SCARBOROUGH — Norah Wood is only 4 years old, but she can teach us a great deal.

Recently, she and her mother were shopping for her birthday cupcakes in a Georgia grocery store. Norah saw an old man and said, “Hi, old person! It’s my birthday!”

Mr. Dan, an 82-year-old recent widower, lit up and asked her about her birthday. Their 10-minute chat ended with a hug, a selfie and a new friendship. No one knows why Norah spoke to Mr. Dan that day, but perhaps she saw the sadness in his eyes.

Mr. Dan credits the chance encounter and new friendship with helping him emerge from a six-month depression following his wife’s death. Norah and her family now visit Mr. Dan regularly and, to everyone’s delight, are now including him in their family’s holiday celebrations.

Norah is too young to know the official term affecting Mr. Dan. Like so many seniors among us, he was suffering from social isolation. Despite being surrounded by people and opportunities for engagement, he had withdrawn.

For Mr. Dan, it was the loss of his wife that led to loneliness and subsequent depression; for others, social isolation can be triggered by things like retirement or health changes. Nuclear families no longer stay close to their childhood homes. Increasingly, our family members are separated by time zones and oceans. Technology is helpful, but it’s not a long-term substitute for personal connection.

The journal Perspectives on Psychological Science reported in 2012 that one in five adults over age 50 – 8 million people – are affected by isolation. Maine is the oldest state by median age, meaning that our friends and neighbors are likely dealing with social isolation. The Journal of Health and Social Behavior has found that isolation and loneliness are associated with higher rates of chronic health conditions, including heart disease, a weakened immune system, dementia and increased use of emergency services and nursing homes.

If you’re suffering with social isolation, it’s important to take action and establish new routines to enhance your personal connectivity. If you’re not able to get out easily, ask for help from your family, friends or your church. Explore transportation services like ITN, ride sharing and local taxis to help you get to and from activities safely.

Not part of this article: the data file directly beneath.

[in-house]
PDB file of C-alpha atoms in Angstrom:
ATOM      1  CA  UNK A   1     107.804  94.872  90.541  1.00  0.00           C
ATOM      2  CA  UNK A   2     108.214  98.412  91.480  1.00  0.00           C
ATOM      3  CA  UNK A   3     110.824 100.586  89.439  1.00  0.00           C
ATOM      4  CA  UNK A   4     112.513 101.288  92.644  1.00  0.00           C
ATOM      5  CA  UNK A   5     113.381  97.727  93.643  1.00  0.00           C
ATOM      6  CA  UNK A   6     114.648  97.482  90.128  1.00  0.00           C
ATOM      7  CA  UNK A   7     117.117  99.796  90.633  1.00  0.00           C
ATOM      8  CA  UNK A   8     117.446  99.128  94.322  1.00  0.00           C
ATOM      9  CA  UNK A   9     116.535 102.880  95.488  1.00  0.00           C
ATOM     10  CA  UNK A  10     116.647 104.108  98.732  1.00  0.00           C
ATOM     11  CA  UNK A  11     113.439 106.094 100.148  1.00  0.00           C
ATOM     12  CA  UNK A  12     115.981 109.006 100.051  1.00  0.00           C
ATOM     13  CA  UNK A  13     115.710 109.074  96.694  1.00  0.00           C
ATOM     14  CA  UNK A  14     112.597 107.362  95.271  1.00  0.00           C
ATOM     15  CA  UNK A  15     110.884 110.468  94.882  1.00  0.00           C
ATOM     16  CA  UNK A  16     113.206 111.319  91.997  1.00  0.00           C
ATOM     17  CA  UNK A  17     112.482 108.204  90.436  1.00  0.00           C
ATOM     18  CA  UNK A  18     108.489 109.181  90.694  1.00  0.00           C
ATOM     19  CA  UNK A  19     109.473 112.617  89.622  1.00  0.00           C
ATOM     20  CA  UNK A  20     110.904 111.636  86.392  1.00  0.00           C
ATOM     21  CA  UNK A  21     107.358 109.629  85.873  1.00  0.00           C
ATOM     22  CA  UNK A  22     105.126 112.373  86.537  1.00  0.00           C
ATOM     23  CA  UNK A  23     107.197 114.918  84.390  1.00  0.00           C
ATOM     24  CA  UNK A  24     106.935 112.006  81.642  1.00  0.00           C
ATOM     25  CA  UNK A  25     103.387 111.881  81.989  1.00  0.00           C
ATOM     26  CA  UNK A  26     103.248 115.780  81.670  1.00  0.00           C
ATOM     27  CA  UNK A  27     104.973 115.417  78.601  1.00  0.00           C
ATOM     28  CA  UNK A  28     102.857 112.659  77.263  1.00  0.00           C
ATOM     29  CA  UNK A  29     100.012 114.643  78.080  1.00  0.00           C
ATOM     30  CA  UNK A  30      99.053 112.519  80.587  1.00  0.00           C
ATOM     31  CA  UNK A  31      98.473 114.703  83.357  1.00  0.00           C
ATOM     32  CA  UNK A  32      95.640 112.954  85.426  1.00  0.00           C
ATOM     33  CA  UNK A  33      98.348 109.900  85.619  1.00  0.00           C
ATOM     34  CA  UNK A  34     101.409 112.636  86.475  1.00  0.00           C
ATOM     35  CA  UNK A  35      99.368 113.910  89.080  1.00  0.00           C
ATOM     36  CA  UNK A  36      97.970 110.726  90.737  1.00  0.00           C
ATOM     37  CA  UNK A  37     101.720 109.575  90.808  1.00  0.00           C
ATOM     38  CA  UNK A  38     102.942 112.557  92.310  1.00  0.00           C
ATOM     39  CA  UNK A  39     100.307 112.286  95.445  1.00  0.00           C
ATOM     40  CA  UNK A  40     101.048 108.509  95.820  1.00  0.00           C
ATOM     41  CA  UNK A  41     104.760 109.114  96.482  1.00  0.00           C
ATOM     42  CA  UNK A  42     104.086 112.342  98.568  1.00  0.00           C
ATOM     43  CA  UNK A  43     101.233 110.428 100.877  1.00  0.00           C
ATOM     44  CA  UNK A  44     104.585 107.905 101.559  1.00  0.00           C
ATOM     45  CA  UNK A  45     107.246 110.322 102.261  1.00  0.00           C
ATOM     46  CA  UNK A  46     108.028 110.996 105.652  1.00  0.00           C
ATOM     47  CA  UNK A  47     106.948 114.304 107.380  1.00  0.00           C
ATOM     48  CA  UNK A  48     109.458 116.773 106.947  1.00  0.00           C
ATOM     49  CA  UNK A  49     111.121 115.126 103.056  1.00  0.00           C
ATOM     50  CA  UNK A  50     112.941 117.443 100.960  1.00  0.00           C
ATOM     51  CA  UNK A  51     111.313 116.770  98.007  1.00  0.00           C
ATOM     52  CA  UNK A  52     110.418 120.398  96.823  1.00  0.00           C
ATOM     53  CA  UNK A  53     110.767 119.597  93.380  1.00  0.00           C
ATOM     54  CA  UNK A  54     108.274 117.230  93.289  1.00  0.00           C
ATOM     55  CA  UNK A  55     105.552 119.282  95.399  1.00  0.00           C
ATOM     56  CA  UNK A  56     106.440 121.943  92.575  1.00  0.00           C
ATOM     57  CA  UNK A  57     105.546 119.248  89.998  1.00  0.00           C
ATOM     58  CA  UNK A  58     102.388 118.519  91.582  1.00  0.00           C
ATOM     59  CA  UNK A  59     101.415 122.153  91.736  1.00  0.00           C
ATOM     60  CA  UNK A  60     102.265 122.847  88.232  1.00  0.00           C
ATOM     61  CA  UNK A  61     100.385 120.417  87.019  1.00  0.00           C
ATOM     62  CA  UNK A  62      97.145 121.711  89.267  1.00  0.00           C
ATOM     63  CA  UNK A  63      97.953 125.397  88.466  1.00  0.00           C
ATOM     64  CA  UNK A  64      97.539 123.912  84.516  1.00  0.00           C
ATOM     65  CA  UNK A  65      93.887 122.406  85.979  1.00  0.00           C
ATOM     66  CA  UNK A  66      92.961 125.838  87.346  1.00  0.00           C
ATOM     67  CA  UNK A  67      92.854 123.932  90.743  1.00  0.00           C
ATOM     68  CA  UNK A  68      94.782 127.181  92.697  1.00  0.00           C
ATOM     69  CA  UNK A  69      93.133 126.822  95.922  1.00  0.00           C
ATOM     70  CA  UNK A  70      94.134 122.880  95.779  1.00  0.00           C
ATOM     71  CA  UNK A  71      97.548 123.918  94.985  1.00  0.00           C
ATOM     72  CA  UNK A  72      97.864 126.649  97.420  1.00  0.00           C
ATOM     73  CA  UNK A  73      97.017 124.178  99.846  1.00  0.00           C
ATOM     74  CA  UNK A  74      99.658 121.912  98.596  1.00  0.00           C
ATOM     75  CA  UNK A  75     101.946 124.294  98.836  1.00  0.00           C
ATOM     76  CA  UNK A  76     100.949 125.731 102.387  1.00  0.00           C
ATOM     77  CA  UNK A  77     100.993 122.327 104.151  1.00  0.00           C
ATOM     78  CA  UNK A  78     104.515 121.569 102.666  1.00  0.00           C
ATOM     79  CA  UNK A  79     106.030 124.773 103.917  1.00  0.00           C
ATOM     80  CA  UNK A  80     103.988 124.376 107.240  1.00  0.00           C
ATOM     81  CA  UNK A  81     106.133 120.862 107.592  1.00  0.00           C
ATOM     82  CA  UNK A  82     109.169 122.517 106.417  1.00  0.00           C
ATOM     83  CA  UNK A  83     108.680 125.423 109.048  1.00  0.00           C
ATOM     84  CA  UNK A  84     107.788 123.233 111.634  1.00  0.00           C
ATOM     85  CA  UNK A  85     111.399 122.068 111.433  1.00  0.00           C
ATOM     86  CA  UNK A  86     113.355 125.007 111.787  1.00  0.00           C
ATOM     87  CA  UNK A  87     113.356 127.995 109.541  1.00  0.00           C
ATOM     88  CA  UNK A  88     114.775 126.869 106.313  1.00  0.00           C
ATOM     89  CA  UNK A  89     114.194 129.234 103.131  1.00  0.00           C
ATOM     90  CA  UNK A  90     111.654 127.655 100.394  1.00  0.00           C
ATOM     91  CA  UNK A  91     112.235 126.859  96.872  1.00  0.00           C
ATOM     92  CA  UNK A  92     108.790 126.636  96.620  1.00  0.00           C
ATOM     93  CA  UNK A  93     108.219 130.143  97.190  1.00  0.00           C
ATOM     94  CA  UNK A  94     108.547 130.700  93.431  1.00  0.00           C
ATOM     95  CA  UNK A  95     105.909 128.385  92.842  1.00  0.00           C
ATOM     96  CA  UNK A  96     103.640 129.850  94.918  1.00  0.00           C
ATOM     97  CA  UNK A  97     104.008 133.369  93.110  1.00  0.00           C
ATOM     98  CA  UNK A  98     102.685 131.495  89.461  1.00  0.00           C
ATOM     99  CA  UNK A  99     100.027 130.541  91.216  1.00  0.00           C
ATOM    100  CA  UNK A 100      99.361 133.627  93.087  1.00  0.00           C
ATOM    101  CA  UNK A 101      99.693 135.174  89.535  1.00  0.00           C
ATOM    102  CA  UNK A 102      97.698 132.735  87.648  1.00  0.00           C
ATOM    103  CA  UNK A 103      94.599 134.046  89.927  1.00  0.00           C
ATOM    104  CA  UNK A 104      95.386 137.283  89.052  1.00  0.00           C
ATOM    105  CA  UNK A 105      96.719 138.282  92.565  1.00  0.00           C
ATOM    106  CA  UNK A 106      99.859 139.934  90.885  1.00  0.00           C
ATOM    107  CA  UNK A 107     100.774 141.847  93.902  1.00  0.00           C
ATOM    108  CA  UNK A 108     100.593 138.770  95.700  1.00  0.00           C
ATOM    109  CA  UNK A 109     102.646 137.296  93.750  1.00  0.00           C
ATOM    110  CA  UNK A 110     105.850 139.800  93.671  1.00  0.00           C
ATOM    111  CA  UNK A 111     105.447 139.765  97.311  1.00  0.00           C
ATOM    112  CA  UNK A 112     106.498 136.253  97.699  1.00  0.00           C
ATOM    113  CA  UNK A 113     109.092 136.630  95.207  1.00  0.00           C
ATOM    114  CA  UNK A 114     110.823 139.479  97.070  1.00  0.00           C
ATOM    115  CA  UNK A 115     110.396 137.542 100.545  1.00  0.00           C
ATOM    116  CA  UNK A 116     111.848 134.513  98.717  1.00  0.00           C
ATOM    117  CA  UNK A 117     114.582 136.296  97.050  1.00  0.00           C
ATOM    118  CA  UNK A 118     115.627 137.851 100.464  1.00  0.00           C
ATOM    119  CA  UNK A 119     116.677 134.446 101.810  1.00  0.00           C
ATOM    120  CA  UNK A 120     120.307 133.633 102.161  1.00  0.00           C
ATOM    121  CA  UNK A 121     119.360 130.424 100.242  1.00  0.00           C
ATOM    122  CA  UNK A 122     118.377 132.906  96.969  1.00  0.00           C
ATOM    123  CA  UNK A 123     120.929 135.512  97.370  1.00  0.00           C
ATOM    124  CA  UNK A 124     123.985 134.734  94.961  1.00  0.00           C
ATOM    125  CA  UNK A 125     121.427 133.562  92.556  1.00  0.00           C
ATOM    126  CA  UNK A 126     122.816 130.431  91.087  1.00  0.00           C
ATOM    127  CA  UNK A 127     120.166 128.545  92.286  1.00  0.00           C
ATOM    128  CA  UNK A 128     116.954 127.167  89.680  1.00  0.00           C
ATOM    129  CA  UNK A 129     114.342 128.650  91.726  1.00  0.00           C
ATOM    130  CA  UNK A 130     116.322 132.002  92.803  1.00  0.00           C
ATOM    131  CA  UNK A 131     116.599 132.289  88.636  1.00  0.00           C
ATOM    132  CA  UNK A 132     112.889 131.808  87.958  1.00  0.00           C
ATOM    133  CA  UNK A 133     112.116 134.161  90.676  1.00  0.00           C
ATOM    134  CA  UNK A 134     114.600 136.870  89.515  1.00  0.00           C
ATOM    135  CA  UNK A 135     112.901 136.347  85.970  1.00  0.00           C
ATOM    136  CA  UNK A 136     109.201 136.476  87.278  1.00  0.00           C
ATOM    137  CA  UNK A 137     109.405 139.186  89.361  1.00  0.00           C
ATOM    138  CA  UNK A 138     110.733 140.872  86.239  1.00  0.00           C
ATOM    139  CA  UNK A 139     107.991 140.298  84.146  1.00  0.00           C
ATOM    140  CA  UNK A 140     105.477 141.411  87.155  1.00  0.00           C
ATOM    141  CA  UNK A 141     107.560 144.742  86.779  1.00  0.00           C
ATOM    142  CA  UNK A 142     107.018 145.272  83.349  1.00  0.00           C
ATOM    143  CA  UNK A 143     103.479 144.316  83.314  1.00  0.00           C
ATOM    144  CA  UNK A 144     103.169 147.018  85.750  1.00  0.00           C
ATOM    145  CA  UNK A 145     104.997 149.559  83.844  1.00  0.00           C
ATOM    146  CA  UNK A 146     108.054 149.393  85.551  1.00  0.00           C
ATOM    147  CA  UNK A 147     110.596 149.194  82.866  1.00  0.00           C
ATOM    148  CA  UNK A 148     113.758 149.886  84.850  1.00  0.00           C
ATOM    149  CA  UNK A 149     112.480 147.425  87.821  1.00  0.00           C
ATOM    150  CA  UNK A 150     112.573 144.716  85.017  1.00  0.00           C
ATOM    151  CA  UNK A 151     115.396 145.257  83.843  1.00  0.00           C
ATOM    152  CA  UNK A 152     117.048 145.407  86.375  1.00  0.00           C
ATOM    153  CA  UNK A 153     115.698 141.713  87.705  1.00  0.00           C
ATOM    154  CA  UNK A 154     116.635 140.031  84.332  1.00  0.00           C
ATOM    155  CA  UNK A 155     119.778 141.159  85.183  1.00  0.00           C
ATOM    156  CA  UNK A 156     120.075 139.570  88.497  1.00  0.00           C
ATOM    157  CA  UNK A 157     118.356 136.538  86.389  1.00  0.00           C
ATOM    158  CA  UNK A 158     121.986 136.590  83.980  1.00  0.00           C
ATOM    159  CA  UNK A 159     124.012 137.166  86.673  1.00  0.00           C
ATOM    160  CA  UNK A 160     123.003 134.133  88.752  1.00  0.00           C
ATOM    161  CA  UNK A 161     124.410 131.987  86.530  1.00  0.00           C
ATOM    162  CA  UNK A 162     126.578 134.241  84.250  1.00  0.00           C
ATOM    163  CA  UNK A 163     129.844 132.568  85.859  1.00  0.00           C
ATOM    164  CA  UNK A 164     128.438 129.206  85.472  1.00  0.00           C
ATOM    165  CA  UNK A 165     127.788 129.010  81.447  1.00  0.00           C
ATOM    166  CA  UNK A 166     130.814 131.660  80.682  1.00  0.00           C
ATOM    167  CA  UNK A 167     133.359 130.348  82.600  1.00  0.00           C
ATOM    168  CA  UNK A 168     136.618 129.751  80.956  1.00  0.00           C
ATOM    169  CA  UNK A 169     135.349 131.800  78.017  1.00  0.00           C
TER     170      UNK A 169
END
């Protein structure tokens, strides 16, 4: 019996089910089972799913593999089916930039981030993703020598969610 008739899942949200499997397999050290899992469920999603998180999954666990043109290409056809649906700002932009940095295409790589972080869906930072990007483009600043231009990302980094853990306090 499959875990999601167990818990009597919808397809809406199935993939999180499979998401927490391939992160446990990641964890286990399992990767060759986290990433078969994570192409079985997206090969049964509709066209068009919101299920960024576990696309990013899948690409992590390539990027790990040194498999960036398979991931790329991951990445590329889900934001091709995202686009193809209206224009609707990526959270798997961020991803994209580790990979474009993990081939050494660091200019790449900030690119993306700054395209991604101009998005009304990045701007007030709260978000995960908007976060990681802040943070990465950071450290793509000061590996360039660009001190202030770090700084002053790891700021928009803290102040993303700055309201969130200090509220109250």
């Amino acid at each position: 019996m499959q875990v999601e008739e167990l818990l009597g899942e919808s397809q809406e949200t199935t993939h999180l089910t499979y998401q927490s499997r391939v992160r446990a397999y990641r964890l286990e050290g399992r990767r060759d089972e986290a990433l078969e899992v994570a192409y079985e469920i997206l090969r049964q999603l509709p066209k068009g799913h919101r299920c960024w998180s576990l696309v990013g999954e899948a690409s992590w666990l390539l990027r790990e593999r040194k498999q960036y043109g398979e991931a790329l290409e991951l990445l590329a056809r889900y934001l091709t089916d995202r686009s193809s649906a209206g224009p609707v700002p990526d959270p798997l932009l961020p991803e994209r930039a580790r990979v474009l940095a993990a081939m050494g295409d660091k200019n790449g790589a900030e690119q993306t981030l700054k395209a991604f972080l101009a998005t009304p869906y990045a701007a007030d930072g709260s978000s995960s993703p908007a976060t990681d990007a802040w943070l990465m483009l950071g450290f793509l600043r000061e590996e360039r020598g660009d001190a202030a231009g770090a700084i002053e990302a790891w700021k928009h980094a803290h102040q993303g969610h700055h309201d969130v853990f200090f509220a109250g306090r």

Revisit a hobby that perhaps you dropped because of past time constraints. Check out your local library and area museums for lectures and activities on topics you might be interested in. Consider increasing physical activity by joining a walking group or bowling group.

Organizations like the Southern Maine Agency on Aging can be a valued partner in addressing social isolation. We offer programs like tai chi and Living Well for Better Health. Tai chi offers safe and guided physical activity and will improve balance and decrease the risk of falling. Living Well for Better Health is for people with chronic pain or persistent conditions that adversely affect daily life.

Our Meals on Wheels program is well known for providing a regular nutritious meal and a friendly visit for older adults who are recovering from a recent surgery or are otherwise unable to prepare a meal. Our Phone Pals make daily check-in calls to meal recipients who are homebound.

Maine Senior Games offers a wide range of competitive athletic events for people age 45 and older. Our Vet to Vet program pairs veterans who meet at least twice a month for companionship built on the foundation of their military service. Our Money Minders program matches volunteers who meet regularly with older adults who need help with bill paying, mail sorting and checkbook balancing as well as basic budgeting.

And we can all take a lesson from young Norah and reach out to those among and around us who might need a friendly smile, conversation or support. Social isolation can be easy to fix and something we can all help to alleviate.

This holiday season and in the new year to come, let’s take a chance and reach out when we see an older adult who is struggling with loneliness. It feels good to connect with someone on the most basic human level – and we may well find a new friend.

— Special to the Press Herald